I am an MBA aspirant. I am looking at team-schools like Kellog, Duke and Tuck. Kellog and Tuck so far seemed to be partner friendly.
I dont know about Duke yet.
My post MBA goal is IB as cliched as it sounds. If you have time, can you please write on the internship prospects in IB while at Fuqua.

Anonymous said...


Thanks for this post. I am currently fighting the same battle. I have admits from both Duke and ISB. I am exactly in the same situation as you have mentioned here. And as stupid it may sound, I am unable to decide. :)

MBAstarter said...

Anonymous 2 - Let me know if I can help you with your decision in any manner.

Anonymous said...

A great post but looks biased towards USA in some way.. I have friends who have done their MBA from USA but have struggled to find a right job for themseleves there.. later on they did find good jobs though.. with ISB the struggle is far less and learning far more I guess... just my opinion

and looking at the current situation I suggest to hold on your money as much as possible..

so be wise and spend well

Anonymous said...

I feel the post is biased towards the US schools. It seems the post was written to plainly justify an American MBA, rather than doing an unbiased analysis of both options. BTW I have admits from CMU, Cornell, IESE and ISB (expecting Yale too) but considering the present high-risk scenario, I am going in for ISB. In troubled times, apna desh apna ho hota hai. Cheers!

Anonymous said...

...."The educational and learning value of this team I realized only after I was a part of such a diverse team. I doubt if one can get the same experience at ISB."

----I don't think you have information or the experience to draw such conclusions. Have you ever attended a class at the Indian School of Business?? Because of the visiting professor model I got to study classes with some of the best professors in the world. I doubt Duke provides the same opportunity.

Govardhan_Krishnan said...

Plz go through this strategy:

Aim: to land up in a associate profile in Wall street companies

Small intro of me: common but smart Indian in Infosys with mediocre financial support.

1.Do a MBA from ISB..if lucky try to get placed in Invesment Bank or else in IT firms (which shall certainly give u an option of going to US).

2.after reaching US with the same GMAT score apply to MFE(Financial engineering) from University of california Berkely.

3.All said and lucky you are,get admission in UCB and one can get in to wall street...

U can ask me why shuld I do MBA from ISB for going to MFE in UCB..
My assumption is berkely demands prior Finance exposure and a greater brand and some solid reputable work exposure & experience.

Above all indian banks are ready to shell out 20 lac for ISB ..So i have decided y not use them for me in this lifetime??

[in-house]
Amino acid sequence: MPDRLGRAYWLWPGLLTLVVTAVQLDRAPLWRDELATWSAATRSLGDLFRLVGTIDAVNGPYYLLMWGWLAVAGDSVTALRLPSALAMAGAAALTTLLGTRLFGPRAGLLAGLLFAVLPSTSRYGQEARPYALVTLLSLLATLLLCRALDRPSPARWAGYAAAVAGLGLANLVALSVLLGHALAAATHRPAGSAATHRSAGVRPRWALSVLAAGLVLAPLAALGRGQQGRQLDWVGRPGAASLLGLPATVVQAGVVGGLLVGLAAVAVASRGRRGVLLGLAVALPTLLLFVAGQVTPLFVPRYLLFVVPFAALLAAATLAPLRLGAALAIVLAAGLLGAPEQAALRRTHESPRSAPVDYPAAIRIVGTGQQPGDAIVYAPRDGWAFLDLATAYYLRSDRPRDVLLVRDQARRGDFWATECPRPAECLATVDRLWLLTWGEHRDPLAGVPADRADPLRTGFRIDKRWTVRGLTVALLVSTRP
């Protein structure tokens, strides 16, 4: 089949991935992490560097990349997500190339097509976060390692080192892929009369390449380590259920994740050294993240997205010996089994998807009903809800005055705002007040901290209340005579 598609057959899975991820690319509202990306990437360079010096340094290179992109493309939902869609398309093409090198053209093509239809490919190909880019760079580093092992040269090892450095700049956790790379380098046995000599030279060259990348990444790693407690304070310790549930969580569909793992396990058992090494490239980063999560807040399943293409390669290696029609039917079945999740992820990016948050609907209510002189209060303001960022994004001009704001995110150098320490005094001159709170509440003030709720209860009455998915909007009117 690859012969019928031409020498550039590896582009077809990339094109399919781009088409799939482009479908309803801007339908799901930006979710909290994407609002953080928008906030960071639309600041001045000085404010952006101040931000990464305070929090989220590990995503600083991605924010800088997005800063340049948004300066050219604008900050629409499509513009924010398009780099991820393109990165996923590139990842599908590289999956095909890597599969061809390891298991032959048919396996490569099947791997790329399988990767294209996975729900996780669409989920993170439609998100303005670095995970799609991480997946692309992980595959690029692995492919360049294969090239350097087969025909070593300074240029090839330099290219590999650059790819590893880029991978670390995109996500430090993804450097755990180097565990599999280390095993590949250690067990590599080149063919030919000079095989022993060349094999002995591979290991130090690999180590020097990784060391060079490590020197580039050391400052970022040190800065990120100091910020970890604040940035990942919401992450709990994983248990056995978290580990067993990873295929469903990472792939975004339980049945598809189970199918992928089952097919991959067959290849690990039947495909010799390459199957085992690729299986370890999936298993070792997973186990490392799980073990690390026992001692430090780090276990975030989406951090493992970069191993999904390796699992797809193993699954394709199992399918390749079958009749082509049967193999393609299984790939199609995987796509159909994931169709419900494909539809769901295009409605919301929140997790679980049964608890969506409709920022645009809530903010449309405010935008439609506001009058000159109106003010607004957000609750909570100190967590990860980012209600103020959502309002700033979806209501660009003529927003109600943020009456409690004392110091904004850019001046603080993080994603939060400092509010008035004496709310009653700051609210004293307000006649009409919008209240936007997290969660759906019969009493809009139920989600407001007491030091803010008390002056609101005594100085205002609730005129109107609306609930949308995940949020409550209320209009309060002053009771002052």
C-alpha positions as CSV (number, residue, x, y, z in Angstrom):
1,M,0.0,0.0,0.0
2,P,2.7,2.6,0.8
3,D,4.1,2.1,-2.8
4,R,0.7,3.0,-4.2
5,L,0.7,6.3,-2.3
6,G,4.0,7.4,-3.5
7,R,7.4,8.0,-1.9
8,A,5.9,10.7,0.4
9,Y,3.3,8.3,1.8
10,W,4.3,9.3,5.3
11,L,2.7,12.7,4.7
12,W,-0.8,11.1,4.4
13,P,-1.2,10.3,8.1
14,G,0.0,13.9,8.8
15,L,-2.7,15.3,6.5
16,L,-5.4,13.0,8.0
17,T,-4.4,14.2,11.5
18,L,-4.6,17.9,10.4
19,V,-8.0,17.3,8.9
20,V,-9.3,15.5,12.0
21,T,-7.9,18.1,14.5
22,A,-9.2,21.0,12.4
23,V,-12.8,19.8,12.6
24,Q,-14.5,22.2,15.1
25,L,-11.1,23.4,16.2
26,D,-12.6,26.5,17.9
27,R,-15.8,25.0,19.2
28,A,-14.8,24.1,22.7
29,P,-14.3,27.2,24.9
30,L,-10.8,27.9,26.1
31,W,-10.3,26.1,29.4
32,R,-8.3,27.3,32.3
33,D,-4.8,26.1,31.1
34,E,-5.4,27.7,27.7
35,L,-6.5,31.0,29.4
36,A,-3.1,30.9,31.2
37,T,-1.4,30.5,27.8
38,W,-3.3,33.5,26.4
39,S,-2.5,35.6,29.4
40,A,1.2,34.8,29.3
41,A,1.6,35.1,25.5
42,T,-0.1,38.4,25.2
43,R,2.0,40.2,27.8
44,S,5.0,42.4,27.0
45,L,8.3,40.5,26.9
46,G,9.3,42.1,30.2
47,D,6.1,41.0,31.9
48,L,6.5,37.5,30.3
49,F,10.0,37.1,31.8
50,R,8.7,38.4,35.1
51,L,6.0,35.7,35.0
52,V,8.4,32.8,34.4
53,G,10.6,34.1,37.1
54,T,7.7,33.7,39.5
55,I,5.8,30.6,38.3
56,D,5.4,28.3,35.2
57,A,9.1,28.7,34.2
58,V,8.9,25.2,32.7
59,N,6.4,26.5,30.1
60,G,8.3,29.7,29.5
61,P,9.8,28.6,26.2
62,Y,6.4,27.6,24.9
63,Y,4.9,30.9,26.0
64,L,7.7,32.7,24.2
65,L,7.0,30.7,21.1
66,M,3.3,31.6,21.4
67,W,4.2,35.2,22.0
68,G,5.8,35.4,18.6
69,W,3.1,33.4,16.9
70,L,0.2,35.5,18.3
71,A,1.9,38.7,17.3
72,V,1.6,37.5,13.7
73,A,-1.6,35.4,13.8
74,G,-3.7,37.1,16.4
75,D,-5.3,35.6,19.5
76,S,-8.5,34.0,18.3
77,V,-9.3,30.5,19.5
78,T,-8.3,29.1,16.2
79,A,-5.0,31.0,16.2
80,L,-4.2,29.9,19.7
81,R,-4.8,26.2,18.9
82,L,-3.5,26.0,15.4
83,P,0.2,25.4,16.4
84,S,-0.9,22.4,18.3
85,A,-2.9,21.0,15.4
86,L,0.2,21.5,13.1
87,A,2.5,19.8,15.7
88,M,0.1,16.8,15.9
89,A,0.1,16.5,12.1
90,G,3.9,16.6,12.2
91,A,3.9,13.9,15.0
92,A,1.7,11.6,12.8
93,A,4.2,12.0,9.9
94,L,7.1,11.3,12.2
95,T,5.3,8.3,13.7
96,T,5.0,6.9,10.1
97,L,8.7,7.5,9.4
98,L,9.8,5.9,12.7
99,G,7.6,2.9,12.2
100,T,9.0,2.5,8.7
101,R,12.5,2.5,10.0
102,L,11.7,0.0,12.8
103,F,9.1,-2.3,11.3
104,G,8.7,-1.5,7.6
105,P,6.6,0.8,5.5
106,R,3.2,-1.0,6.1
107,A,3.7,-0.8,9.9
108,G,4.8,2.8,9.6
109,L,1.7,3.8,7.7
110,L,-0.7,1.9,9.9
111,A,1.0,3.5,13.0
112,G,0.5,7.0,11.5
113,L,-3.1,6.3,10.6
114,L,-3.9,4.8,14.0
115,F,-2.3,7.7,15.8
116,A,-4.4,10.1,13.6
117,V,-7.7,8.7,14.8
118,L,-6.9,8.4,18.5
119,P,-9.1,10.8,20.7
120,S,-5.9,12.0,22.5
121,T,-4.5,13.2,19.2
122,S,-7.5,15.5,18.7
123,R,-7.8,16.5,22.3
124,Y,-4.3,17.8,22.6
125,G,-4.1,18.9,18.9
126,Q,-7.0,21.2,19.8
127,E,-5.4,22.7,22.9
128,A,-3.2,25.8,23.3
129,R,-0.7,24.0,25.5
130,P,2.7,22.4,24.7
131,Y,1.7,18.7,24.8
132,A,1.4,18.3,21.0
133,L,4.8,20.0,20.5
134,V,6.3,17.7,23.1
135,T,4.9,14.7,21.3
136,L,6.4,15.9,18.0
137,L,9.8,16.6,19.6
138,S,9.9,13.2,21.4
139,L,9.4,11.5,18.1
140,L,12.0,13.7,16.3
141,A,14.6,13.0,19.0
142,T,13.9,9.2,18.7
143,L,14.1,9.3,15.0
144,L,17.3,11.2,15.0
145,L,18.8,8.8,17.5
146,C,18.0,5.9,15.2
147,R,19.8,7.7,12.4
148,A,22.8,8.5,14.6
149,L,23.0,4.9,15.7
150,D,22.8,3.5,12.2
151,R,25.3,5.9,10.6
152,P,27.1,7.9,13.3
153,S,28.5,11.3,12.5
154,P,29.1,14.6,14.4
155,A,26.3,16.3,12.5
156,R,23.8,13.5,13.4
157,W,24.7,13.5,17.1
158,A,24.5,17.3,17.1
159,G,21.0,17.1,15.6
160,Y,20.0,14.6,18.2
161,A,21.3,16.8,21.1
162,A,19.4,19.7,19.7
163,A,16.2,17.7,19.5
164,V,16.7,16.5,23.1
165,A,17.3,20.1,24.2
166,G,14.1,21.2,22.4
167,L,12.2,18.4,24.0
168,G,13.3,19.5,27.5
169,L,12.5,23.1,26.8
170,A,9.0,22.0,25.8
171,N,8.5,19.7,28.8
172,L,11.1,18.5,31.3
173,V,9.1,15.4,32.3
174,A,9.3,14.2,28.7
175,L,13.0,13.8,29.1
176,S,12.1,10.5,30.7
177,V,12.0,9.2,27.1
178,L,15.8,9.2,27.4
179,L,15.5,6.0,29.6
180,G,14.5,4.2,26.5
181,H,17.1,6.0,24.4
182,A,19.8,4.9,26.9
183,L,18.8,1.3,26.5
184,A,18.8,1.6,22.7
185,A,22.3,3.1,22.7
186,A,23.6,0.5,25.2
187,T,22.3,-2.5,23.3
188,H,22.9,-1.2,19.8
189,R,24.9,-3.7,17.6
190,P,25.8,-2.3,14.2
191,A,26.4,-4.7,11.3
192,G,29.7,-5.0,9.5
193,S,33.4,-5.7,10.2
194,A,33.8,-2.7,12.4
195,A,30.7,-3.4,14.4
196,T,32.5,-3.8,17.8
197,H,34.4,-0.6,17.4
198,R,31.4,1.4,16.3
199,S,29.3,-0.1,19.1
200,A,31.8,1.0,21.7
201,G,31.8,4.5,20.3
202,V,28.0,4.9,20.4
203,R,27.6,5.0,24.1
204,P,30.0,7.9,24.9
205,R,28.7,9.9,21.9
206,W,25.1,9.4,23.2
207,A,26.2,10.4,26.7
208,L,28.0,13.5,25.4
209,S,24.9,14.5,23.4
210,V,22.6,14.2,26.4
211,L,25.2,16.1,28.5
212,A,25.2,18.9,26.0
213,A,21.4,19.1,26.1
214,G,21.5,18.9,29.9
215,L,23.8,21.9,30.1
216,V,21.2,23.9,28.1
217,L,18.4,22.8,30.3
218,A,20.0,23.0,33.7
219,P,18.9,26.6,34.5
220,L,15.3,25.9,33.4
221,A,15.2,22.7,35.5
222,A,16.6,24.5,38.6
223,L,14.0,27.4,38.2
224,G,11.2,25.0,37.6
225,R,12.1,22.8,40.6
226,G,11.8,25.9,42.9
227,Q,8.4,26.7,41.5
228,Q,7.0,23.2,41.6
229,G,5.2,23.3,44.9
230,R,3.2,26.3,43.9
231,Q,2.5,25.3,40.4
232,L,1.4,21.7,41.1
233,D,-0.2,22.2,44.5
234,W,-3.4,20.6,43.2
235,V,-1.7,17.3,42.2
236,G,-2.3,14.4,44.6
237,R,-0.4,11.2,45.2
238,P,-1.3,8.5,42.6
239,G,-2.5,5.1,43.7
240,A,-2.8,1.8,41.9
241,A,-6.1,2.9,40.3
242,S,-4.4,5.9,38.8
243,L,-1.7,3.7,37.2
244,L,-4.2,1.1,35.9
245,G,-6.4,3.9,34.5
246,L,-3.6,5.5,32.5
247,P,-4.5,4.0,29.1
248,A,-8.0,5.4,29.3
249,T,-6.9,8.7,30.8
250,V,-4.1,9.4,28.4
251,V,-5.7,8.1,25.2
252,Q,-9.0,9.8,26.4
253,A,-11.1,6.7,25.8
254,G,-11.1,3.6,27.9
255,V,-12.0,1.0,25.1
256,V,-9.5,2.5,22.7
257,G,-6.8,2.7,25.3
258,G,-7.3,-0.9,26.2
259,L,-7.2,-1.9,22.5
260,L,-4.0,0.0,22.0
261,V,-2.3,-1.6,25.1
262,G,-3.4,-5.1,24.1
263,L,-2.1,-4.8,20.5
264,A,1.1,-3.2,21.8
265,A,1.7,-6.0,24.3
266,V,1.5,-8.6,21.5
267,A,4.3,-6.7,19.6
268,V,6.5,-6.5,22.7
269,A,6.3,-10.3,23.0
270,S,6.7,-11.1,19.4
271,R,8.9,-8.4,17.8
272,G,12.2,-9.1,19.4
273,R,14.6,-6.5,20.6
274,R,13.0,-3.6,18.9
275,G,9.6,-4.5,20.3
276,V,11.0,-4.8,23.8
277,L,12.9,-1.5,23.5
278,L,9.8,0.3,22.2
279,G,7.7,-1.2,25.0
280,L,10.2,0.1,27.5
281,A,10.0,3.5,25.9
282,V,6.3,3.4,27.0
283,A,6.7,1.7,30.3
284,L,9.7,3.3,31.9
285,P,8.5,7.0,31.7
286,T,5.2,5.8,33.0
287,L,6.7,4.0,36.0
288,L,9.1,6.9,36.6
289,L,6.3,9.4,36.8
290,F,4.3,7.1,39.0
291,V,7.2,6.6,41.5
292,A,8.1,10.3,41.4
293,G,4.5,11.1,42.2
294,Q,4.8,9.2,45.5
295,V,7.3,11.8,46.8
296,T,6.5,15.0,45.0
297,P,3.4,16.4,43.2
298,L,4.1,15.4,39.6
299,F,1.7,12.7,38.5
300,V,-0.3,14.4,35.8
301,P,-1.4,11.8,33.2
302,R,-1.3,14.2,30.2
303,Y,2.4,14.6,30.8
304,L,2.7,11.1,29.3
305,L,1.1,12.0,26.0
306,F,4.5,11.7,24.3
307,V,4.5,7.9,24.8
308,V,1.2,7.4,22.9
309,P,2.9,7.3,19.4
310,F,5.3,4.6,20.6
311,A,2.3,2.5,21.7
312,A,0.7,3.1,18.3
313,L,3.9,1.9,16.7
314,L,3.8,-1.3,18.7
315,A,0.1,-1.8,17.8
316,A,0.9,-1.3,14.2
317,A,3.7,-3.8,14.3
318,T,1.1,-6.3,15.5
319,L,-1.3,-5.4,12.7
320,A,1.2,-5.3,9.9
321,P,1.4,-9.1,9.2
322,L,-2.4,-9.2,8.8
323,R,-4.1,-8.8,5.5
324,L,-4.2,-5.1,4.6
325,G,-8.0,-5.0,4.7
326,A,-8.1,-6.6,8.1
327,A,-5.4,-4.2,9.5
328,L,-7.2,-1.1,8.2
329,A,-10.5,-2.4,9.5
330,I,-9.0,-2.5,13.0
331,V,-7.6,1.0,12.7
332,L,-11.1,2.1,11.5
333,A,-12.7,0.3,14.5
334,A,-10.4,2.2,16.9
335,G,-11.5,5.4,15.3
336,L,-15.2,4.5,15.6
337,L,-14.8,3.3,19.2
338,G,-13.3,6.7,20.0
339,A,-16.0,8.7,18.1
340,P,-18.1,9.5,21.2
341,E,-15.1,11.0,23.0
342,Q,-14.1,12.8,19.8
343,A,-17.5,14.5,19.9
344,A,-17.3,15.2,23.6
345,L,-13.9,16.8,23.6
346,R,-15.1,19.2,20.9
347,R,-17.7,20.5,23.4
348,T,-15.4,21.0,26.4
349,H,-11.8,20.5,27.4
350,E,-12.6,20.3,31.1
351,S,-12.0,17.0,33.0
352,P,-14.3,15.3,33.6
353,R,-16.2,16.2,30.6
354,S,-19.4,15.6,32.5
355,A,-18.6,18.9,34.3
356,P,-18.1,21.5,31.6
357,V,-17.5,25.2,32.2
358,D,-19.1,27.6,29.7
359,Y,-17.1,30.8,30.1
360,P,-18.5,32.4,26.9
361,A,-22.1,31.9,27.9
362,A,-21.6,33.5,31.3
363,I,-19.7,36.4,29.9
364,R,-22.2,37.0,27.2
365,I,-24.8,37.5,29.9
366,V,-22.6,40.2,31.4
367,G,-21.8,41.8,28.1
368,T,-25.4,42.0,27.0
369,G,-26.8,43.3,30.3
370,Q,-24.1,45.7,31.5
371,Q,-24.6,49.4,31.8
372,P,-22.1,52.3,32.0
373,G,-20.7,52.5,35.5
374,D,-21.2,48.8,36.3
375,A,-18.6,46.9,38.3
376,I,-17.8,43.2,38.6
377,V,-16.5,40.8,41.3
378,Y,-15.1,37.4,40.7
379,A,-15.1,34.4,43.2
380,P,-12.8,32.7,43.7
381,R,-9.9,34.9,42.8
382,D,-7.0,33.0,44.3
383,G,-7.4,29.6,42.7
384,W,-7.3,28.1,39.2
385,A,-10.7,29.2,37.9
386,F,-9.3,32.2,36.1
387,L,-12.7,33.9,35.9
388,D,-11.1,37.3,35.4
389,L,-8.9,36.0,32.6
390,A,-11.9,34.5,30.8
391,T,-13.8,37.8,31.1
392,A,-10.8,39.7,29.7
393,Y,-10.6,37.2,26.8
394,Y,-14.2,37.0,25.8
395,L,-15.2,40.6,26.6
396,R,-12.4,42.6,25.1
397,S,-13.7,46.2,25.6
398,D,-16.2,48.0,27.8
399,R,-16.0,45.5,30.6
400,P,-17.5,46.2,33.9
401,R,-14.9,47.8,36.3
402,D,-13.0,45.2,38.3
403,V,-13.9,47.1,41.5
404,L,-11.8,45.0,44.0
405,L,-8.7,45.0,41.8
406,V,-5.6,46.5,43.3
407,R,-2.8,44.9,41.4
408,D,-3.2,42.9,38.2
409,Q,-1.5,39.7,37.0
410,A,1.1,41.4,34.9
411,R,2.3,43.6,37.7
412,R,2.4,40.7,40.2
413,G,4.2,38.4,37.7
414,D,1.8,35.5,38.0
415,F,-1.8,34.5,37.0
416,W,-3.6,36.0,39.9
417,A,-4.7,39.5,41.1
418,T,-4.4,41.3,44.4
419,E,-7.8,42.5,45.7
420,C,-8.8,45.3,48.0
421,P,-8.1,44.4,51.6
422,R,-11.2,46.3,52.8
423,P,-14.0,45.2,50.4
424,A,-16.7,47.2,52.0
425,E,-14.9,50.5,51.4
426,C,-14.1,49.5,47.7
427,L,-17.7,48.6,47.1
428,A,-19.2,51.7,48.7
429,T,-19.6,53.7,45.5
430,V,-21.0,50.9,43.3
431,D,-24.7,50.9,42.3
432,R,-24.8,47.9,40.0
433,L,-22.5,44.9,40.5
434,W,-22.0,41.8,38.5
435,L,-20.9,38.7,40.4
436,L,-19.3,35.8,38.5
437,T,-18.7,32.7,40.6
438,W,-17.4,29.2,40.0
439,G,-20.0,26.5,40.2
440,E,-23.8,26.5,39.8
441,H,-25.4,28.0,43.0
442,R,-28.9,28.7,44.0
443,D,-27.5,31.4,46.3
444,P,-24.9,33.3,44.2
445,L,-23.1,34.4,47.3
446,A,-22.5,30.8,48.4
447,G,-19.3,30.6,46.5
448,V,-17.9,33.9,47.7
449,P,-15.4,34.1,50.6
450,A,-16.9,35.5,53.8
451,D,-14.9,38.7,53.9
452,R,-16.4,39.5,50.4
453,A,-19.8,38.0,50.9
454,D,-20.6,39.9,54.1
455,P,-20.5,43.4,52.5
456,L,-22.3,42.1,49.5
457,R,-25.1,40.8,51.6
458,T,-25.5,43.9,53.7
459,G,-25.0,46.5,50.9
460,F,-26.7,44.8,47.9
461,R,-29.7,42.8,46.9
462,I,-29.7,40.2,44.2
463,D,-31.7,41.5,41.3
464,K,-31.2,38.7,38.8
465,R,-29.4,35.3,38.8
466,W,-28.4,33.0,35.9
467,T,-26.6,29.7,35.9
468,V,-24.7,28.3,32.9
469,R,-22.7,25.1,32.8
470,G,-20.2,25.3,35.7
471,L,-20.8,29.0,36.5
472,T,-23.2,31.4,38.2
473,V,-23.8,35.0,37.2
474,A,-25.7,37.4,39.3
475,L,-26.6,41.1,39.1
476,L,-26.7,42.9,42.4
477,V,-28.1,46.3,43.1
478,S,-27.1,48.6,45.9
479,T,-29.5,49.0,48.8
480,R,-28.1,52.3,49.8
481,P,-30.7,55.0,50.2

Please correct me if there is any hiccups in my strategy towards Wall street.

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MBAaspirant said...

I stumbled upon this article while I was researching the pros and cons of ISB and a top US bschool that I have got admission to. While some points you have raised are valid, I feel you have gone wrong the moment you start making assumptions of the oppurtunities and experience at ISB.
1)The industries that ISB places students into include all the industries you mentioned and infact for Indian students interested in Marketing related jobs, ISB might be a much better option. This is because many MNCs (including Johnson & Johnson) do not sponsor visas and this stated in many job openings as well. The comparison you made about Google and Cognizant doesn't hold good either as I have spoken to a lot of ISB alum who are in Amazon, Google, Microsoft etc. Yes, the locations they are working from is India but with technology transforming how we communicate, the distinction between working in the HQ and working in an important allied campus is getting blurred. There are also several people from top US schools whose linkedin reveals they they are working in Cognizant (Consulting). Hence the implied superiority over Indian Bschool placement is misplaced.
2) From what I have gathered, the international diversity at ISB is fairly minimal so yes it does fall short in that aspect. However, the school does boast of students from different walks of life. Moroever, the professors in ISB are among the best in the world and have lived & worked abroad extensively. The experience does not seem linear or uni lateral due to this important fact.

I could go on and on but i guess I'd just like to summarize by saying that your post is highly biased towards what YOU know. That said, Fuqua is a great school and I am sure there is value in weighing the pros and cons of studying in a highly regarded India vs US B-school.